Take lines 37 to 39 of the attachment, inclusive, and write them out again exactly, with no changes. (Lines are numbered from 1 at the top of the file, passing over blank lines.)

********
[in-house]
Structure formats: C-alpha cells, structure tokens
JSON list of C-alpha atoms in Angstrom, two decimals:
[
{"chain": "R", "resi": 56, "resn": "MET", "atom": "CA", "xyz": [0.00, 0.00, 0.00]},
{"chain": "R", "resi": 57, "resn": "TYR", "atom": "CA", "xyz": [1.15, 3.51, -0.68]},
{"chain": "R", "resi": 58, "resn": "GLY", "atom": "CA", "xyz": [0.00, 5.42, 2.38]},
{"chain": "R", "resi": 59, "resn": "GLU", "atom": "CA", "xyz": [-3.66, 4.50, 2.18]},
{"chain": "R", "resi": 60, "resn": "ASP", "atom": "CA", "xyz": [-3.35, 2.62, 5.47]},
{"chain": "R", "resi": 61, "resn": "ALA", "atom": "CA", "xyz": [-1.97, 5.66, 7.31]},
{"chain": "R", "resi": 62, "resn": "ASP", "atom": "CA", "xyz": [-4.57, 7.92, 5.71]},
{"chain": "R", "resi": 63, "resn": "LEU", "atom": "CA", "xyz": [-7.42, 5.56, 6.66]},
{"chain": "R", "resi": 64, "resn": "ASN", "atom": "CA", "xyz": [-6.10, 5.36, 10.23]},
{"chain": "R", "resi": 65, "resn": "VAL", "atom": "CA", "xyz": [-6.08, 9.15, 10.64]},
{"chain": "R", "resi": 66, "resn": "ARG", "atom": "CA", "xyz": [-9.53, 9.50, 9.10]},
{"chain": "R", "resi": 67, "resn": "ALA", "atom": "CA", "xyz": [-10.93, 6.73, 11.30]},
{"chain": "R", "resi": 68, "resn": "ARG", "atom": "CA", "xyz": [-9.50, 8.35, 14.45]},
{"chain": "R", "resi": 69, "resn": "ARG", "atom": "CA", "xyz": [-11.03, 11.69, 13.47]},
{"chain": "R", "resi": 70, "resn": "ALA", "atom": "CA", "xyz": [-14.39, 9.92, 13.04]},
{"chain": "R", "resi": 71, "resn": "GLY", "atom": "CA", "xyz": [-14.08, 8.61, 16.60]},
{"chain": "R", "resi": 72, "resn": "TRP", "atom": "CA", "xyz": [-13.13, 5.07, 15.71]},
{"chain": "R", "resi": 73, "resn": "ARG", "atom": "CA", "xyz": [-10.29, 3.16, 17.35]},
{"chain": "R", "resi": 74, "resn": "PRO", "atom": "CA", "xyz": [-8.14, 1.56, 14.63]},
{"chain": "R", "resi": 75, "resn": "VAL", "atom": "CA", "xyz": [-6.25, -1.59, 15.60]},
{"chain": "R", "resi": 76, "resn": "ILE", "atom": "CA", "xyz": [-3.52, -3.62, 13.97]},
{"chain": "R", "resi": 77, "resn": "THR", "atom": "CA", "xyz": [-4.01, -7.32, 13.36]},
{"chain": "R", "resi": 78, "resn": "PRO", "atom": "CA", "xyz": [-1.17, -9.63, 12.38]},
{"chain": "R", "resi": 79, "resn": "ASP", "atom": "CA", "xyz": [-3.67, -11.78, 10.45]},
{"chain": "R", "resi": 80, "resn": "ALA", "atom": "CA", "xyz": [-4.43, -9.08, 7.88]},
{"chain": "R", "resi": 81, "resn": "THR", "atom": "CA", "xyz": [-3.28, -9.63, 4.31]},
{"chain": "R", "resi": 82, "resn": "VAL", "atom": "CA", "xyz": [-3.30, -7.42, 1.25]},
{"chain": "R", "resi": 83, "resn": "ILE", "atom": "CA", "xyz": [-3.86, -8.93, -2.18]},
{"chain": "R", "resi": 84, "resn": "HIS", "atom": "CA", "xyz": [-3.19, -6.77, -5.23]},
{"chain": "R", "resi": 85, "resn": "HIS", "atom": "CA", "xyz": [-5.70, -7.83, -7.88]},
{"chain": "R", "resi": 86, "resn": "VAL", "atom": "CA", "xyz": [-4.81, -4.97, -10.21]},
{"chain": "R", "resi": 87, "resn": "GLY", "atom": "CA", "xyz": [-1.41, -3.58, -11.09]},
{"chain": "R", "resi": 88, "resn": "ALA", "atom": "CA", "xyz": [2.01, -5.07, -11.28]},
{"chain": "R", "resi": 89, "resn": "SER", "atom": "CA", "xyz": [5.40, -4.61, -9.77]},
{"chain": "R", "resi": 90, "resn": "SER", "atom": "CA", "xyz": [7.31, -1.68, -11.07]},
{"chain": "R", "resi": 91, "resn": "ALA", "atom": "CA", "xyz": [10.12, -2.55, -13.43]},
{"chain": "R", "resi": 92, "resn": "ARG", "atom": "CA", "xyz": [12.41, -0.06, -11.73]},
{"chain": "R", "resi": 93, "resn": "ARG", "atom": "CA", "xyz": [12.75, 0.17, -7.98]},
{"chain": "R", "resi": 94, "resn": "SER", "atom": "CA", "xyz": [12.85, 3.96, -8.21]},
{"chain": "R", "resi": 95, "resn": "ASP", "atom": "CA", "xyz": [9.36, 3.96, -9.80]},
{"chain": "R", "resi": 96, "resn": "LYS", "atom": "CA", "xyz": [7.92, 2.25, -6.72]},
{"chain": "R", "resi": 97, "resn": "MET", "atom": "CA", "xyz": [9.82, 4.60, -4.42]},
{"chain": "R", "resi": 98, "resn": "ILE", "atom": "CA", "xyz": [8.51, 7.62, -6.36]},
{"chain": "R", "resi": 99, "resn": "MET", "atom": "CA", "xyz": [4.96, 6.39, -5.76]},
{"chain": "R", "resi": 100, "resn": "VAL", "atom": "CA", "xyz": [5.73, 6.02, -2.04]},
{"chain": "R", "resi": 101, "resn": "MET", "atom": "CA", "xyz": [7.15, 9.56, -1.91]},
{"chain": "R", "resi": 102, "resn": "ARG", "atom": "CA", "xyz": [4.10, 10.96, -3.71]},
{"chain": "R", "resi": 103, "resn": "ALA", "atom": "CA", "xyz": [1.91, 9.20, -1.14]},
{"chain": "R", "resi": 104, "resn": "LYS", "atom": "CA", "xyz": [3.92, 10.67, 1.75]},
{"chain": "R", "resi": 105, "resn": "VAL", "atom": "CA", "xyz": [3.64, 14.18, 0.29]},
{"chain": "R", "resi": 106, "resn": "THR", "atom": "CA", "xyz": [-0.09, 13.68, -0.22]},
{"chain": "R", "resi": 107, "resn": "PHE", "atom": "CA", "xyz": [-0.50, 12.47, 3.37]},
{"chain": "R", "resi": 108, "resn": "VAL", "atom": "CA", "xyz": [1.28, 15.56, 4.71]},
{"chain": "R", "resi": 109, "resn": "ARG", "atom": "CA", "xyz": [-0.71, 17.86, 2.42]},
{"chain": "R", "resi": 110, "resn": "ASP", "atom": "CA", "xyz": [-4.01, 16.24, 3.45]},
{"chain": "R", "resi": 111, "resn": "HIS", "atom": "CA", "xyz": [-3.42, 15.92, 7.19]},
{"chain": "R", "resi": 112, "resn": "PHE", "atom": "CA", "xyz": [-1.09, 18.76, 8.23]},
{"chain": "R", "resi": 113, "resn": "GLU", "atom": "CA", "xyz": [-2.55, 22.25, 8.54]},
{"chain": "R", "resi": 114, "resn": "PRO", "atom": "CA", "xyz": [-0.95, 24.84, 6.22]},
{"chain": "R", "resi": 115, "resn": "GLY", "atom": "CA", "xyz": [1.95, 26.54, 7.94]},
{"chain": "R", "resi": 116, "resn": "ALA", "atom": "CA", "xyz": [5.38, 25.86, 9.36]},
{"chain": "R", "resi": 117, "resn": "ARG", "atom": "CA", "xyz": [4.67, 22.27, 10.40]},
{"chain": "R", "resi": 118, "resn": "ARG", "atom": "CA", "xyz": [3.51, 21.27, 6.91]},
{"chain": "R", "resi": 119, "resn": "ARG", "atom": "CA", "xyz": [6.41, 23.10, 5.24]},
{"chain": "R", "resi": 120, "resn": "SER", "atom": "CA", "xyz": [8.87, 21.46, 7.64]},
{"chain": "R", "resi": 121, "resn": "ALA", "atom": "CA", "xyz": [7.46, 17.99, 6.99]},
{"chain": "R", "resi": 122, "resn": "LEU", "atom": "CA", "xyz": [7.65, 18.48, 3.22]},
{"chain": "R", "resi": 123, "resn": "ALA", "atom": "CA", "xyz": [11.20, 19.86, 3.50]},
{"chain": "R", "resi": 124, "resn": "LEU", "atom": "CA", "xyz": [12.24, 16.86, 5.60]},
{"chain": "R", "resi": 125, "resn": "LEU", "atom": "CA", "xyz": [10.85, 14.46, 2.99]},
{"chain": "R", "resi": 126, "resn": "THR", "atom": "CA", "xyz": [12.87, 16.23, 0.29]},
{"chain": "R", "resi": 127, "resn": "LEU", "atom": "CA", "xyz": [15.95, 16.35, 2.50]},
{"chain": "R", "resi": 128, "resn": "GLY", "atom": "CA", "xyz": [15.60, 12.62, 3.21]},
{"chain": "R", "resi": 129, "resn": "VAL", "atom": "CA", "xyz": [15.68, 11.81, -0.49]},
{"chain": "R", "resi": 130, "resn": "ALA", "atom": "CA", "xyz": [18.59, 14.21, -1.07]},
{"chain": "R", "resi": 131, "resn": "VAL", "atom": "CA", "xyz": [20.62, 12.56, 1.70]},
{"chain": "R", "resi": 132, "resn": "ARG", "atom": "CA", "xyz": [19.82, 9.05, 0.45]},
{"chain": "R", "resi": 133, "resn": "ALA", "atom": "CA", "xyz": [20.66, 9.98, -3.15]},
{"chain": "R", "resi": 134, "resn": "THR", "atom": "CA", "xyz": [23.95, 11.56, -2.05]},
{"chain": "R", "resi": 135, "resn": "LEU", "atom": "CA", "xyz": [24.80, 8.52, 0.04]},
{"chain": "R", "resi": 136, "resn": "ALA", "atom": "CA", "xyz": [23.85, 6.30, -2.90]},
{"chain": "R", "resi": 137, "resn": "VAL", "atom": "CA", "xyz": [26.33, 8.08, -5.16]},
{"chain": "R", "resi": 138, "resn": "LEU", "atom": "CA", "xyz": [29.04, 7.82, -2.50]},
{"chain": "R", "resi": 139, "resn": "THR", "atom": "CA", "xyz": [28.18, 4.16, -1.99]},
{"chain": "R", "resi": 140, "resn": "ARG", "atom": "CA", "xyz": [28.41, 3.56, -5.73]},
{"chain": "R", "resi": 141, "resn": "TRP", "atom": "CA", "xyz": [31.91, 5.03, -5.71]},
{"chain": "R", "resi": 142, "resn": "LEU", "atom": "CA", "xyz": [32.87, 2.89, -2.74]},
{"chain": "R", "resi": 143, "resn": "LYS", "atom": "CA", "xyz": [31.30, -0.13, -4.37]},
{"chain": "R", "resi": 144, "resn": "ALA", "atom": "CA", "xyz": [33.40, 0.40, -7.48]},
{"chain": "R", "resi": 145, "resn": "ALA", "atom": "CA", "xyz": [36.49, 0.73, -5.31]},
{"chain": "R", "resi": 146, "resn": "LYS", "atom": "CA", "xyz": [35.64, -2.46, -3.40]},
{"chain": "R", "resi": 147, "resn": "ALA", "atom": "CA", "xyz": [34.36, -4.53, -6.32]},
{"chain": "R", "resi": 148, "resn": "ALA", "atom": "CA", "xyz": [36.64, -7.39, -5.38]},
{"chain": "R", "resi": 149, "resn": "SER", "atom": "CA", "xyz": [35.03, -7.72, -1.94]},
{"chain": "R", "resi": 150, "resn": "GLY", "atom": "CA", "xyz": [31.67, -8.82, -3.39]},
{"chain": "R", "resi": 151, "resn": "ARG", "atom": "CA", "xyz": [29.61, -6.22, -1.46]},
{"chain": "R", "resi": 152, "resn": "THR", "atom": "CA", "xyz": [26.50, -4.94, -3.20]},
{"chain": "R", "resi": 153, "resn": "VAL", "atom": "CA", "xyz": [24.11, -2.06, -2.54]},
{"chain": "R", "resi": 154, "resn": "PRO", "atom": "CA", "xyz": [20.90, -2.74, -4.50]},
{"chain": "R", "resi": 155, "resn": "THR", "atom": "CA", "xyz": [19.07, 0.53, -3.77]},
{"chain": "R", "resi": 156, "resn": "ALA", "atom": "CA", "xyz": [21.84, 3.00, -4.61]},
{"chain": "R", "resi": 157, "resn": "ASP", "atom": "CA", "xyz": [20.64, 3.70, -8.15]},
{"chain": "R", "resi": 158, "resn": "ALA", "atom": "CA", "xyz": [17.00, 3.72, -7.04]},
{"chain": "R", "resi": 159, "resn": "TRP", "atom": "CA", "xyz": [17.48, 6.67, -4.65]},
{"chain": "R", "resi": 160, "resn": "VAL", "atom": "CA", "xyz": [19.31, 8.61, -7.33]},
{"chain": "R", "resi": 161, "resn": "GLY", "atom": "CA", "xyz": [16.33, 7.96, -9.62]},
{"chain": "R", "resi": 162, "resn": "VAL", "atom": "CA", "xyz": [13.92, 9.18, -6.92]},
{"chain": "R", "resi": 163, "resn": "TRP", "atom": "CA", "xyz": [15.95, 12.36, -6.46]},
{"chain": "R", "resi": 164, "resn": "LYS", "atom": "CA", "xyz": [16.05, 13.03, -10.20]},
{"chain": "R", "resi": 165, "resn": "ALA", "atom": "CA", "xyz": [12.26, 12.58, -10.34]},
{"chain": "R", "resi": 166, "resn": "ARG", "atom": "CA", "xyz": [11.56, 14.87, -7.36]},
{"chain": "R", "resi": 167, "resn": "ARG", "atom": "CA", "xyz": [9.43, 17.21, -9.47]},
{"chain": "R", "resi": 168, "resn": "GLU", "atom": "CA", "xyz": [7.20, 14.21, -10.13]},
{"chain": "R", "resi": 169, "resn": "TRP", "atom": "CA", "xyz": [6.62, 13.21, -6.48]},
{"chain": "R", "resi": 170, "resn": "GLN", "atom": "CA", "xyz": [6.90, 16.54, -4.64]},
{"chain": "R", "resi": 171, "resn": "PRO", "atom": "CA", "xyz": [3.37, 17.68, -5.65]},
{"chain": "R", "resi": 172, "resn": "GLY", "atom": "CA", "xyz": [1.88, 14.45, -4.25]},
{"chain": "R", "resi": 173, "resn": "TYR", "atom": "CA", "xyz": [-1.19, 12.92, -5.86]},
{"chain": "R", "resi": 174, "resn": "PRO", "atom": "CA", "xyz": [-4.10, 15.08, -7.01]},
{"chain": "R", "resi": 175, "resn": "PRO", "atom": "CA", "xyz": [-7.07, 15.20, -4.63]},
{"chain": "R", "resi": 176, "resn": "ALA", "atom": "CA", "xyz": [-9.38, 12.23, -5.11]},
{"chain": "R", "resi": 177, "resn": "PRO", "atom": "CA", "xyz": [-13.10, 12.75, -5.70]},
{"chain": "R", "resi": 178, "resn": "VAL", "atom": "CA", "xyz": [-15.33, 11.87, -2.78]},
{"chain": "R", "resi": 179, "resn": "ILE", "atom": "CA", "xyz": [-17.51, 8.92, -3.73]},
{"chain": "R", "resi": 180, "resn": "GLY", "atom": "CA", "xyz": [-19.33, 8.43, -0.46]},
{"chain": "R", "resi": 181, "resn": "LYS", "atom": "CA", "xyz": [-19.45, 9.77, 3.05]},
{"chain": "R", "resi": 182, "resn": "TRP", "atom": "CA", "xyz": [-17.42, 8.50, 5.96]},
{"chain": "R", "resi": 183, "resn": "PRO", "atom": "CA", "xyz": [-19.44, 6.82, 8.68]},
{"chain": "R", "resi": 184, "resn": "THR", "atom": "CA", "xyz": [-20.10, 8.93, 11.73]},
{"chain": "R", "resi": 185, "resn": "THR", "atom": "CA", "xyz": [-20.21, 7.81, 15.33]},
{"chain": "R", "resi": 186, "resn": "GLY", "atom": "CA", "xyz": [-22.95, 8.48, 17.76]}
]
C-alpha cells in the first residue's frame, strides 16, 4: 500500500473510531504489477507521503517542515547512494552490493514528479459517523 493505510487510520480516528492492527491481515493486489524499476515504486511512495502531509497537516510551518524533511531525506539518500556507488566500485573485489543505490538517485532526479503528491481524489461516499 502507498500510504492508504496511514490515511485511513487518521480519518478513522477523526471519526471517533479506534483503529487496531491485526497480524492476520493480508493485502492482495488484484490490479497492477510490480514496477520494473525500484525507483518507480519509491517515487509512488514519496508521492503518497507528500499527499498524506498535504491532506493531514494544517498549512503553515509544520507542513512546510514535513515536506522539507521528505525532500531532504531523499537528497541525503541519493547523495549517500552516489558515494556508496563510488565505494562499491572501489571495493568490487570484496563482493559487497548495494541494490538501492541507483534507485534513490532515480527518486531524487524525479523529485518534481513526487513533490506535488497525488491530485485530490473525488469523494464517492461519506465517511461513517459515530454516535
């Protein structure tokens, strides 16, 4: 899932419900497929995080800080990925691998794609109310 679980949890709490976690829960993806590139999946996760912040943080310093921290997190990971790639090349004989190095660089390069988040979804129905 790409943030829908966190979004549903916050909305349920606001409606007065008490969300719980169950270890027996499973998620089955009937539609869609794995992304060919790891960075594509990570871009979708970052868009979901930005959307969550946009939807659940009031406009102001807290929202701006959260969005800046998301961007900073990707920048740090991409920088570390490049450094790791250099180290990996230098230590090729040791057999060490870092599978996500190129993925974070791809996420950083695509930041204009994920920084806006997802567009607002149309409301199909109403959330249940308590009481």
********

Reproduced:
{"chain": "R", "resi": 88, "resn": "ALA", "atom": "CA", "xyz": [2.01, -5.07, -11.28]},
{"chain": "R", "resi": 89, "resn": "SER", "atom": "CA", "xyz": [5.40, -4.61, -9.77]},
{"chain": "R", "resi": 90, "resn": "SER", "atom": "CA", "xyz": [7.31, -1.68, -11.07]},